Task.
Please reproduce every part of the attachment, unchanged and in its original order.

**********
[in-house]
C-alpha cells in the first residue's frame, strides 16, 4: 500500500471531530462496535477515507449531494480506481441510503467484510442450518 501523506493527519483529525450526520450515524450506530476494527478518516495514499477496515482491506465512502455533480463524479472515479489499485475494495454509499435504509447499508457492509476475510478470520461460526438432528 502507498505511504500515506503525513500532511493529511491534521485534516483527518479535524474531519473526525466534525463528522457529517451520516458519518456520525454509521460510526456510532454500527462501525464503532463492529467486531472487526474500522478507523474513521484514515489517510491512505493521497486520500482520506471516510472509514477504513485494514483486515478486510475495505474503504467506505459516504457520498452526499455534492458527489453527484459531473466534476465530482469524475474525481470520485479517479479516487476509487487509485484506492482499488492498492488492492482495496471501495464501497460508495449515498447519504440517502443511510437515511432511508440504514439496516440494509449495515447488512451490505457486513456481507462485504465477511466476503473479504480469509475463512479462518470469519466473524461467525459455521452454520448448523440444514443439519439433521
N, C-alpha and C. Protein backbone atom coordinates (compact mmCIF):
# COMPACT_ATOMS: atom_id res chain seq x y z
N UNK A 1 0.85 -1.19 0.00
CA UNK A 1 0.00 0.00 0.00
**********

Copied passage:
[in-house]
C-alpha cells in the first residue's frame, strides 16, 4: 500500500471531530462496535477515507449531494480506481441510503467484510442450518 501523506493527519483529525450526520450515524450506530476494527478518516495514499477496515482491506465512502455533480463524479472515479489499485475494495454509499435504509447499508457492509476475510478470520461460526438432528 502507498505511504500515506503525513500532511493529511491534521485534516483527518479535524474531519473526525466534525463528522457529517451520516458519518456520525454509521460510526456510532454500527462501525464503532463492529467486531472487526474500522478507523474513521484514515489517510491512505493521497486520500482520506471516510472509514477504513485494514483486515478486510475495505474503504467506505459516504457520498452526499455534492458527489453527484459531473466534476465530482469524475474525481470520485479517479479516487476509487487509485484506492482499488492498492488492492482495496471501495464501497460508495449515498447519504440517502443511510437515511432511508440504514439496516440494509449495515447488512451490505457486513456481507462485504465477511466476503473479504480469509475463512479462518470469519466473524461467525459455521452454520448448523440444514443439519439433521
N, C-alpha and C. Protein backbone atom coordinates (compact mmCIF):
# COMPACT_ATOMS: atom_id res chain seq x y z
N UNK A 1 0.85 -1.19 0.00
CA UNK A 1 0.00 0.00 0.00